There are at least a couple of ways to view state medical boards that don’t issue many serious disciplinary actions for physicians. One way is to assume that because the rate of serious disciplinary actions per 1,000 licensed physicians in the state is low, nearly all of the doctors in the state are less likely to be professionally inadequate or engaged in criminal activities than physicians in other states.
That isn’t how the consumer advocacy group Public Citizen views things, however. The nonprofit organization says many state medical boards “are doing a dangerously lax job” of protecting the public.
Public Citizen recently issued a report ranking states by their rates of serious disciplinary actions per 1,000 licensed doctors in each state from 2017 to 2019.
Michigan ranks as the fourth most aggressive with 1.70 serious actions per 1,000 physicians, trailing only Kentucky (2.29), Arizona (1.81) and Pennsylvania (1.78).
The most lenient were Georgia, New Hampshire and the District of Columbia, with 0.32, 0.32 and 0.29 serious actions per 1,000 doctors, respectively.
Public Citizen uses disciplinary actions by medical boards as a measure of how well each state protects patients. “There is no reason to believe that physicians in any one state are more or less likely to be incompetent or miscreant than the physicians in any other state,” the organization stated in its report.
According to a news report, Public Citizen considers decisions against a doctor’s medical license to be serious if they involve “license revocation, suspension, summary restriction, summary suspension, voluntary surrender while under investigation, voluntary limitations while under investigation, limitations or restrictions, denials of renewal and voluntary agreements to refrain or suspend pending completion of an investigation.”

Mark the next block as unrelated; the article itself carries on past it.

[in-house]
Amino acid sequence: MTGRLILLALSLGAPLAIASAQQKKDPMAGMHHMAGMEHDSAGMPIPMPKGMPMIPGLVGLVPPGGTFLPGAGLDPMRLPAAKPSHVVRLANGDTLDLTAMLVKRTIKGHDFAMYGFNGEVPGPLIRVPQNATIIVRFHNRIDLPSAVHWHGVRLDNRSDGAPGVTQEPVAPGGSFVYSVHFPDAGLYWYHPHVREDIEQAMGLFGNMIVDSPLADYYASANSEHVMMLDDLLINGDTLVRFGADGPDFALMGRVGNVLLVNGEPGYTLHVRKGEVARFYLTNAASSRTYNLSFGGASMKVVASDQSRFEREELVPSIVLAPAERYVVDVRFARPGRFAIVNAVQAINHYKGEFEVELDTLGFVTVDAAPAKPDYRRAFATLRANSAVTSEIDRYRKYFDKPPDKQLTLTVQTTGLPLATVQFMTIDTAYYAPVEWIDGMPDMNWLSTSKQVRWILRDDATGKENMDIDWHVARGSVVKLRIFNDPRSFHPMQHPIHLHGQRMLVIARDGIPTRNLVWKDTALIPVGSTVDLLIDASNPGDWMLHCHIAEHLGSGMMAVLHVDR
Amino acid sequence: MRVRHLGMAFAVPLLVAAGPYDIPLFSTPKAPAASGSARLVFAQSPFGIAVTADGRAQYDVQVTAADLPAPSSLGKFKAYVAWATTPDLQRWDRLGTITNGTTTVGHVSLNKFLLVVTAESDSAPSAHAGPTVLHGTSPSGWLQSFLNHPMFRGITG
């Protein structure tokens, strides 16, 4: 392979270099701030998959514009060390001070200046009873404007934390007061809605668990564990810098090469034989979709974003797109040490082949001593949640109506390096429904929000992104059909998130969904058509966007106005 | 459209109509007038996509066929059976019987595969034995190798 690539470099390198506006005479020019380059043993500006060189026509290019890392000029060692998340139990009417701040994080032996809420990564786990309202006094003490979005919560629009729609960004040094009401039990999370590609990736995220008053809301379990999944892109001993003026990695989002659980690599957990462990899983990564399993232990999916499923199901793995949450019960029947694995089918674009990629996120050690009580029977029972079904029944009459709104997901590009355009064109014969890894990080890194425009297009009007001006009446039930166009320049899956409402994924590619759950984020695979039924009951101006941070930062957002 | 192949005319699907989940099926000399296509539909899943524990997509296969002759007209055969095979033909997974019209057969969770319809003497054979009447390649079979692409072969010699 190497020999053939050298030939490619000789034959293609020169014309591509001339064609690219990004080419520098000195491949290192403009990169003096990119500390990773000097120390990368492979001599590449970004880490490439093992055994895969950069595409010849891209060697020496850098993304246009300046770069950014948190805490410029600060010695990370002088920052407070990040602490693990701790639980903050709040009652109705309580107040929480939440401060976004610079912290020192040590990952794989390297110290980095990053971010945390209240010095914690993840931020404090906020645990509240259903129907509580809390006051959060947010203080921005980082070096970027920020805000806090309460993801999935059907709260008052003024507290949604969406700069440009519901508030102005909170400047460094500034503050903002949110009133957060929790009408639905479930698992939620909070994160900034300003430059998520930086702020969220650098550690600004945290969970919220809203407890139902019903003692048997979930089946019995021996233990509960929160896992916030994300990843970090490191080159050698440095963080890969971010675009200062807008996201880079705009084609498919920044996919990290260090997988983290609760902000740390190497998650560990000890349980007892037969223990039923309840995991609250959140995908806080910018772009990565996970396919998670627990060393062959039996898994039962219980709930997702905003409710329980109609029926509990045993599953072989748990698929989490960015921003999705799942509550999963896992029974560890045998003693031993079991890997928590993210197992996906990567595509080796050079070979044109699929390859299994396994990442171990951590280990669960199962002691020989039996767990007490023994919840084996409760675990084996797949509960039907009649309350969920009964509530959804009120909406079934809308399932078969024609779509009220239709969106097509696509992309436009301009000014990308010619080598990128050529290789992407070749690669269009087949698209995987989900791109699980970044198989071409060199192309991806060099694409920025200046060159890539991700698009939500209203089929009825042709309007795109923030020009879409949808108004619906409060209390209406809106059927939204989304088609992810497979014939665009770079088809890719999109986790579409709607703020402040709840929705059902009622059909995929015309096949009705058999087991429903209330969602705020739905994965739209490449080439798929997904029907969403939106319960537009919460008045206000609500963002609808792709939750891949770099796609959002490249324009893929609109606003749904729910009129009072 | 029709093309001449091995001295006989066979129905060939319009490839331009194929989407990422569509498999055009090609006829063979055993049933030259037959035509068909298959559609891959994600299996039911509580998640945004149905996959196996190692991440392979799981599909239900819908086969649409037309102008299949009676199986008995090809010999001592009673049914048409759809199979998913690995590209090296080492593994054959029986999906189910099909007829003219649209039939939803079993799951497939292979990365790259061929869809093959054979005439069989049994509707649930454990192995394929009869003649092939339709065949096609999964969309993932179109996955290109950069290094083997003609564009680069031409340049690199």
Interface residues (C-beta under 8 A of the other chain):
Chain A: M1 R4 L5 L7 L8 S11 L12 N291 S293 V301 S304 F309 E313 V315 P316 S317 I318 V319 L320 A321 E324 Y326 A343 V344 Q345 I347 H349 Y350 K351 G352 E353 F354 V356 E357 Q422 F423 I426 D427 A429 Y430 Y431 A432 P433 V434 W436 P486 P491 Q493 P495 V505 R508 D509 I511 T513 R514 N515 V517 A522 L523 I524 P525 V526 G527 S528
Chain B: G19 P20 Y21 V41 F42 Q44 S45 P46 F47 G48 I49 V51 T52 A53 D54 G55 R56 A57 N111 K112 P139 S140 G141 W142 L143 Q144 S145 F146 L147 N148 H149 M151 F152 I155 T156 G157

The report was co-authored by Sidney Wolfe, MD, who told MedPage Today that many states with low rates of serious disciplinary actions – meaning their boards fail to discipline physicians with documented serious issues – do so because the boards lack funding.
He cited Georgia as an example: the medical board there sent to the state $7 million collected in licensing fees but received only $2.5 million back in appropriations.
Wolfe and co-author Robert E. Oshel, Ph.D., also told MedPage Today that medical boards could also measure competence with physicians’ medical malpractice payouts, but that boards rarely do. The Public Citizen report states that three-quarters of the 8,633 doctors with five or more malpractice payments “have never had a medical board licensure action of any kind, serious or nonserious.”